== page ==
Snow Day Activities

By Dr. Rick Bavaria

Parenting
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We’re keeping monthly checklists during this school year to make sure our kids are on the right track for school success. You know, updating goals, maintaining helpful routines, knowing due-dates for important assignments, that kind of thing.   It’s February. And one thing’s for sure in lots of school districts: if you haven’t had a snow day yet, you probably will this month. What’s the best way to plan for them? And once they arrive, how will you pass the time?

 

Check homework.

Use the school website or the teacher’s web page to make sure you’re up to date. Take a few minutes to go over any assignments that are due and check them for accuracy.

 

Go outdoors.

Play in the snow, of course! Create some new snow games. Draw funny geometric shapes and make snow angels. Build forts. Laugh. (Don’t mention that those geometric shapes and forts are math and engineering concepts! Our secret.)

 

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Let your kids teach you.

Ask your child to “explain” a homework assignment and how they chose to answer it. Explaining aloud, slowly and confidently, helps “cement” the concept into our brains. It also lets you see if they truly understand the material.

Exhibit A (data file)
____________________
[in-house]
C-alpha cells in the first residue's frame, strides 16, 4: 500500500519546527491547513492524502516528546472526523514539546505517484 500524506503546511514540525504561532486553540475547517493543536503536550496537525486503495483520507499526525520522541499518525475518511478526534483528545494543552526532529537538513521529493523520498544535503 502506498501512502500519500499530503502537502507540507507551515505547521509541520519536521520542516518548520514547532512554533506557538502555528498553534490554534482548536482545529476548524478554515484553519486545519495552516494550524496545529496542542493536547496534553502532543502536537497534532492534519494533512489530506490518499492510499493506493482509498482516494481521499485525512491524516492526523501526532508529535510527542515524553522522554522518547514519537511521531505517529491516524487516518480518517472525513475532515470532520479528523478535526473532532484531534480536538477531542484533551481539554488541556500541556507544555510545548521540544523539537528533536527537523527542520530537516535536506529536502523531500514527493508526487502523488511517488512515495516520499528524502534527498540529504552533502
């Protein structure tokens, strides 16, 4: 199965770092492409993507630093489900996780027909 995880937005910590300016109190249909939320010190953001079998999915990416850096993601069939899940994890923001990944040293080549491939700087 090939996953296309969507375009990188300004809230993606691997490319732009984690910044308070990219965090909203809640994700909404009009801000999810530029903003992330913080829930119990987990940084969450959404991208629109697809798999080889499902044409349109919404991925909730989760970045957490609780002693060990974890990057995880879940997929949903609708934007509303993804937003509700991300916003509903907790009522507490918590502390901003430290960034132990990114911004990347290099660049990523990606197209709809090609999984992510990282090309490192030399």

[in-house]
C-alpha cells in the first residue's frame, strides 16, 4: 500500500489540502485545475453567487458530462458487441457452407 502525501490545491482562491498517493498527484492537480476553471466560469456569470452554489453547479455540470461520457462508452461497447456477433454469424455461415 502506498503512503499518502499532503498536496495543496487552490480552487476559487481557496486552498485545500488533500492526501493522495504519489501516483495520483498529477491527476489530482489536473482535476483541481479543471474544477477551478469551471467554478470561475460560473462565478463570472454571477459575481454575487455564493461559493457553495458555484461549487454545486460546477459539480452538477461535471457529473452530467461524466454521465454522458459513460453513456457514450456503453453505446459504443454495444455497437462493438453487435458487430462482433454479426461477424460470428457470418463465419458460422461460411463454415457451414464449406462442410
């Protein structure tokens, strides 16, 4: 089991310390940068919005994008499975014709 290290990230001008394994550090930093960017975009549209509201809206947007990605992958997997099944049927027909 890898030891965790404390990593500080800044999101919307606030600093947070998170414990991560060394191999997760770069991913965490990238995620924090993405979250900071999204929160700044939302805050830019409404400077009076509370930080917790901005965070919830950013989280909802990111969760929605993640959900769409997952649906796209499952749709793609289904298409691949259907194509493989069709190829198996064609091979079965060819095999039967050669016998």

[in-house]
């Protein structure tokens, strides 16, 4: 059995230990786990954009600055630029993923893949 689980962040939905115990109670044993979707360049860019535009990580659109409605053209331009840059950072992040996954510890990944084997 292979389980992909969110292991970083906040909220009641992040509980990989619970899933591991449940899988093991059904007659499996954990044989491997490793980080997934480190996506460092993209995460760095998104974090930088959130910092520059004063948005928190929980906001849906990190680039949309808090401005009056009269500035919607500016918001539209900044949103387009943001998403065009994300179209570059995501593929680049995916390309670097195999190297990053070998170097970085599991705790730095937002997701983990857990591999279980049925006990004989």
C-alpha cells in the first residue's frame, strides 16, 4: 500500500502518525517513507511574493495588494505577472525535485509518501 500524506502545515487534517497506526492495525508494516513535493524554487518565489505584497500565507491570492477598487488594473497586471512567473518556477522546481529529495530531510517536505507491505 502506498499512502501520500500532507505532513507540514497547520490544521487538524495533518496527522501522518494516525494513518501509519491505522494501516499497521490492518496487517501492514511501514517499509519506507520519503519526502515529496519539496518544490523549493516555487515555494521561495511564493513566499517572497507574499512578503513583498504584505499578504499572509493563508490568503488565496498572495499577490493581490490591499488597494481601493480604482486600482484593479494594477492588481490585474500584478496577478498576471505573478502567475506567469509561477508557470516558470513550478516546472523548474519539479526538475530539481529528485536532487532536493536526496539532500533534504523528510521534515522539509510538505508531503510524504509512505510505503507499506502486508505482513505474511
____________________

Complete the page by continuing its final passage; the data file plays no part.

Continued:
Make yummy winter snacks.

Hot chocolate is perfect. Chat amiably. You do most of the listening.

 

Do art projects.

Draw, color, or paint snow scenes of your house. Send them to Grandma. She’ll love it, and they’ll be proud.

 

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Read about snow.

Fiction or non-fiction. Read about icebergs, penguins, polar bears, winter weather patterns in your neighborhood over the years, etc. Let the kids come up with winter topics.

 

Reminisce.

Talk about the snow days when you were a kid. What did you do? What were your favorite snow activities? Share pictures. You can also extend this back a generation. Have the kids come up with interesting questions to ask their grandparents and other older relatives or friends about snow days in the “olden days.” The older folks will love reminiscing and being included. (“Snow days? We had to walk five miles…”)

 

Let your kids plan.

Ahead of time, ask your children to come up with fun, rewarding snow day activities. You get approval and veto powers, naturally.

 

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Make the most of the day.

Don’t spend all day in front of screens, isolated from each other. Don’t waste the day. Remember that a snow day is a gift, a lucky break from routine, and it shouldn’t be an excuse to veg out.

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